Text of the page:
A major problem with this field has been a lack of reproducibility and rigor of clinical benefits. Significant recent effort in the field has narrowed down on two major areas in PBM that can further improve clinical safety and efficacy of this innovative treatment. First, there are likely anatomy-specific and disease pathophysiology-based PBM mechanisms at play that will need to be thoroughly investigated. For example, pain in the knee will require a different approach than pain in the gut or shoulder. Another example is treatment for inflammatory muscle soreness will need to harness singularly discrete pathways with PBM therapy as compared to a regenerative mechanism for muscle damage and repair.
A recent paper from the Multinational Association for Supporting Care in Cancer and International society of Oral Oncology (MASCC/ISOO) outlines a quantitative prescription for PBM therapy in prevention and treatment of oral mucositis, a common side effect of chemotherapy.8 This is a major landmark for the field, as it is the first clear clinical recommendation for the use of PBM therapy in mainstream medicine medicine based on a thorough systematic review and meta-analyses of several well done, multicenter, placebo-controlled human clinical studies.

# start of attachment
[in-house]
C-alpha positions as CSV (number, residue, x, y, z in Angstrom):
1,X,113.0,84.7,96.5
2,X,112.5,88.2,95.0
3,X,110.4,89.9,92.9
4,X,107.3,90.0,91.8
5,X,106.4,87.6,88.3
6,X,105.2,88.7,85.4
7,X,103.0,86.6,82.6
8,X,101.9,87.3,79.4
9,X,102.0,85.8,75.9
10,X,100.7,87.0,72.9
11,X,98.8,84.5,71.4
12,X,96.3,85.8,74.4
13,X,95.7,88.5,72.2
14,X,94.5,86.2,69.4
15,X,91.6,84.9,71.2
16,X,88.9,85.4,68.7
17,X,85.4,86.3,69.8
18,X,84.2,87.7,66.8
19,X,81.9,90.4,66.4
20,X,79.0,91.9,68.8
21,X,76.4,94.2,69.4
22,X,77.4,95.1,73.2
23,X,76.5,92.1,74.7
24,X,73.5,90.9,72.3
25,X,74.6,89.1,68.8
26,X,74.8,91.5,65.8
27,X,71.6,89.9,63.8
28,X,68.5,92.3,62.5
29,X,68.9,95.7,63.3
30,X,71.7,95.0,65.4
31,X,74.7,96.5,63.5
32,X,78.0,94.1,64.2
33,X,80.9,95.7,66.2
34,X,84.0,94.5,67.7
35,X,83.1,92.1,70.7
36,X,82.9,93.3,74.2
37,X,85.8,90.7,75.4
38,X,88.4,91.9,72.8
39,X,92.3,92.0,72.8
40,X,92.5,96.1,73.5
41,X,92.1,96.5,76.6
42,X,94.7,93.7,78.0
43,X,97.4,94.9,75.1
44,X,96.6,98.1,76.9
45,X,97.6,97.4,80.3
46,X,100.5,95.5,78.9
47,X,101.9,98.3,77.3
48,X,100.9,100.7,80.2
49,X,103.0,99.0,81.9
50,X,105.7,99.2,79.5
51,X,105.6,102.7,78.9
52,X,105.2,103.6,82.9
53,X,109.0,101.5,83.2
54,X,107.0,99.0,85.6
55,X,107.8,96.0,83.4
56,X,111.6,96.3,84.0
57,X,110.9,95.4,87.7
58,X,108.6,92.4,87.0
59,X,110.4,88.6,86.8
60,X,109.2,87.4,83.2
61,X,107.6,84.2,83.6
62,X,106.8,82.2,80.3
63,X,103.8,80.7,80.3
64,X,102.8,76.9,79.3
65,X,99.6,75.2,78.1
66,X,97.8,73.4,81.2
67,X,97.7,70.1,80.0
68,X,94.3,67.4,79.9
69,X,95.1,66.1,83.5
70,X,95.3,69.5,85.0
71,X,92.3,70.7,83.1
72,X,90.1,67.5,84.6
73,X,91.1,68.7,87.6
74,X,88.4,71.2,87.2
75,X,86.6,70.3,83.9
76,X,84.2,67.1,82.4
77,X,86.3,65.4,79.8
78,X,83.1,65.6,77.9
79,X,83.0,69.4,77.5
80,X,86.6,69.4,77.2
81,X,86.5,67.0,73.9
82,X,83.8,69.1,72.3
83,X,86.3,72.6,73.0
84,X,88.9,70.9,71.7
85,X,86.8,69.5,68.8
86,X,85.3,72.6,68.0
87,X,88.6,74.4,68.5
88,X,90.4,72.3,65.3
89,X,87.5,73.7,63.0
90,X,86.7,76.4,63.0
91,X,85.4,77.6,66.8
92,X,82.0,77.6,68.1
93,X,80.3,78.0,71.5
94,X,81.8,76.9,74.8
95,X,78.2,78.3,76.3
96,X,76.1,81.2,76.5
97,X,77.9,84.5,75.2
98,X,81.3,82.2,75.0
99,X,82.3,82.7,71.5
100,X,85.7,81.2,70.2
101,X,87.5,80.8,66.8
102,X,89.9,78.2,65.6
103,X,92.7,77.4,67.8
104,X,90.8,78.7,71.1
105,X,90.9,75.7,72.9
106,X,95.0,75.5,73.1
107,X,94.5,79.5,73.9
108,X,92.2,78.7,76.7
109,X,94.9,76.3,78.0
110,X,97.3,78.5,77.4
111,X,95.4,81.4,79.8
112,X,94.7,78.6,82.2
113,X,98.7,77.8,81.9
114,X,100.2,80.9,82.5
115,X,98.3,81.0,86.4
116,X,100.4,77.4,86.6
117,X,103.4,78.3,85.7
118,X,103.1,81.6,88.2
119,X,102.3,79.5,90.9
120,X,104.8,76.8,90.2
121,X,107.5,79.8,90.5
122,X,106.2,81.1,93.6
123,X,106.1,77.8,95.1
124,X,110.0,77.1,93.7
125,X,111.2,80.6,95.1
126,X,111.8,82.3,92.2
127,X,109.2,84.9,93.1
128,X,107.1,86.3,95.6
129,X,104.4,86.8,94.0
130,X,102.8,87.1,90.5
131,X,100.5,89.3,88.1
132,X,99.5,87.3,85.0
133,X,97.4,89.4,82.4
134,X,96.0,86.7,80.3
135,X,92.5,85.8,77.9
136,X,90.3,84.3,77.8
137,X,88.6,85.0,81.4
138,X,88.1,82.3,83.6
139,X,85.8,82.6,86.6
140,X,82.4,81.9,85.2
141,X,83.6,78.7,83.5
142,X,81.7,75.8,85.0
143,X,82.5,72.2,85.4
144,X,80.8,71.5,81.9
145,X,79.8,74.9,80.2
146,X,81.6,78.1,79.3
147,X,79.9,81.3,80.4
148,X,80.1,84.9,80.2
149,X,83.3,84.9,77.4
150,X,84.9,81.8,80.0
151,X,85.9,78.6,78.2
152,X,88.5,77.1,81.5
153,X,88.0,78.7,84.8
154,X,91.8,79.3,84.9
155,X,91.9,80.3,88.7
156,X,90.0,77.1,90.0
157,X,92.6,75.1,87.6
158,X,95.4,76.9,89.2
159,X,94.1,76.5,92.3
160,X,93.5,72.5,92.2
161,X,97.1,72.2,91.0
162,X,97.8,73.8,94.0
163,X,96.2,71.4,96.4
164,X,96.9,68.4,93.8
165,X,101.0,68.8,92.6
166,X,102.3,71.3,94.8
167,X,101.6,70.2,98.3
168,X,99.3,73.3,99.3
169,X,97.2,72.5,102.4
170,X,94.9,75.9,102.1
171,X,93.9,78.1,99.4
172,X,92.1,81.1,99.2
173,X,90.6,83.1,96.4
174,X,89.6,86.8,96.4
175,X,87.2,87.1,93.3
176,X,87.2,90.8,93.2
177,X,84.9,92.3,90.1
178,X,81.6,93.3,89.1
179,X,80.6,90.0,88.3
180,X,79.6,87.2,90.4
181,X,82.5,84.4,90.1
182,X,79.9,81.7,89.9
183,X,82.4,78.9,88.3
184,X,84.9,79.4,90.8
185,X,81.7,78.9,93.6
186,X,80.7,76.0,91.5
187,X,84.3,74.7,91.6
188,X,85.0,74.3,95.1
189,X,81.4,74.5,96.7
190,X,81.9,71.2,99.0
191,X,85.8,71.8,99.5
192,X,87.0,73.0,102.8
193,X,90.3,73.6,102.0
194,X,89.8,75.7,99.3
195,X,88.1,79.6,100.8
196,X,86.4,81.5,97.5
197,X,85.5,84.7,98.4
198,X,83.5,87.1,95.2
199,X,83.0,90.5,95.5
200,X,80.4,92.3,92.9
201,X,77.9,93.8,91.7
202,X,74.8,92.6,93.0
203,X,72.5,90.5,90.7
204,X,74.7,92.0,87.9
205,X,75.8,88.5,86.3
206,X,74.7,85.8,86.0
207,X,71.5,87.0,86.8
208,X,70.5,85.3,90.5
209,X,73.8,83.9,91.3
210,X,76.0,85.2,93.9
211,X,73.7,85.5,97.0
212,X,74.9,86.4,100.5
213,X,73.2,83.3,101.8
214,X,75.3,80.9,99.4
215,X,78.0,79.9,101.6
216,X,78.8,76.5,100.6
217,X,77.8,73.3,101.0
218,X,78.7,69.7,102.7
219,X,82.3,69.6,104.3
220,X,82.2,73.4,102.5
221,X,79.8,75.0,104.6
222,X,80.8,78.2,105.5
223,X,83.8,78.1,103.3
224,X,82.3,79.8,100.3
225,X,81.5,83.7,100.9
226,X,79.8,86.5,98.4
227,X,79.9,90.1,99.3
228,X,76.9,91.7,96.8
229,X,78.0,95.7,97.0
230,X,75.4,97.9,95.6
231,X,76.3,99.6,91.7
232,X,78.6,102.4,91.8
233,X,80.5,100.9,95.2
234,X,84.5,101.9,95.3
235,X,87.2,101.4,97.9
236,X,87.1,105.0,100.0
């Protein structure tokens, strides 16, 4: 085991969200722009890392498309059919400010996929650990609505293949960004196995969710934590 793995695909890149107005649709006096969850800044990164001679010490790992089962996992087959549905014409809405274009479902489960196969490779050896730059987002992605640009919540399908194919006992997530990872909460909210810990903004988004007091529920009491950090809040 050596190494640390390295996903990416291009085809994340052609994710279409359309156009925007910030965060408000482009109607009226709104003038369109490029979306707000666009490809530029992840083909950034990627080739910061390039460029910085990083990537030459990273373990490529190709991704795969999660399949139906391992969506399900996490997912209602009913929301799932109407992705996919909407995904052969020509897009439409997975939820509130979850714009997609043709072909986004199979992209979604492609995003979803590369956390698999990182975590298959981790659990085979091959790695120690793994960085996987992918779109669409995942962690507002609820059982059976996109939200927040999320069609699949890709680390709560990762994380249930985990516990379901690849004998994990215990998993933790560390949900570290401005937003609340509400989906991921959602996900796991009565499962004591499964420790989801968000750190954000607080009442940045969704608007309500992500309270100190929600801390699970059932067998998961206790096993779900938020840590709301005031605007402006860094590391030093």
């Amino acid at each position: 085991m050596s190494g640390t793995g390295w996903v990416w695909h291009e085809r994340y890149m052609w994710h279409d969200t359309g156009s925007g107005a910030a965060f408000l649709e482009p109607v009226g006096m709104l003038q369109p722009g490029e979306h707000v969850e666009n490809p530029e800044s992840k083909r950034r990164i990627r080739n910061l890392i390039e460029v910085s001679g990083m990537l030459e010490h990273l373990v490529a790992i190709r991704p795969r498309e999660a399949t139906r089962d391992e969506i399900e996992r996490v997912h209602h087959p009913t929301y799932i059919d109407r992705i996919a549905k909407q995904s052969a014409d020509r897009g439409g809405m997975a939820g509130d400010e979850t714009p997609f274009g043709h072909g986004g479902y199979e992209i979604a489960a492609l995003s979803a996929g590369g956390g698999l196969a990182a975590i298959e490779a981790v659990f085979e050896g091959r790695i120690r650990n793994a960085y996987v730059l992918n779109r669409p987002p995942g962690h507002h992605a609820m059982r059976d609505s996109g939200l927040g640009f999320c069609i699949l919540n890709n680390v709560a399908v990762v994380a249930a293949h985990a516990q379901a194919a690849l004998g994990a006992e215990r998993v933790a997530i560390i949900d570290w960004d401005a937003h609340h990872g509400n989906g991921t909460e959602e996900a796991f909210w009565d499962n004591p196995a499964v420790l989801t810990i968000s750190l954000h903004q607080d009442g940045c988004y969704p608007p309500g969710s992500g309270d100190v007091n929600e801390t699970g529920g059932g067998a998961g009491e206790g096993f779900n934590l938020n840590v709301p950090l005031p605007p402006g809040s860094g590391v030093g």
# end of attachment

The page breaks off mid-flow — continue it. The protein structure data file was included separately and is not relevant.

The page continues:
There are several other human diseases where PBM therapy is poised to make a major impact in medicine such as Alzheimer’s disease, Parkinson’s disease, stroke, traumatic brain injury (TBI), concussions, chronic wounds (diabetic, venous, or pressure), age-related macular degeneration, back pain, tendinopathy, and diabetic retinopathy, among many others.9
Quantifying light dosage
Another unique aspect of PBM therapy is the dose response. Most biological interventions follow the usual dose-escalation path with an optimum threshold dose, beyond which there is a plateau or toxicity. Photobiomodulation dosing follows a rather unique Arndt-Schultz dose curve where too-little light energy has no effect and optimal amounts evoke therapeutic responses, while further increases can result in an antagonistic effect. This has resulted in a significant number of inefficacious or poor responses in PBM clinical studies.
A key aspect of PBM dosing is the emphasis on dose delivery and clinical protocols. A significant paradigm shift in recent years has been a move from single-point-source lasers to large LED arrays to address both treatment field consistency as well as to reduce treatment time and improve consistency during treatments.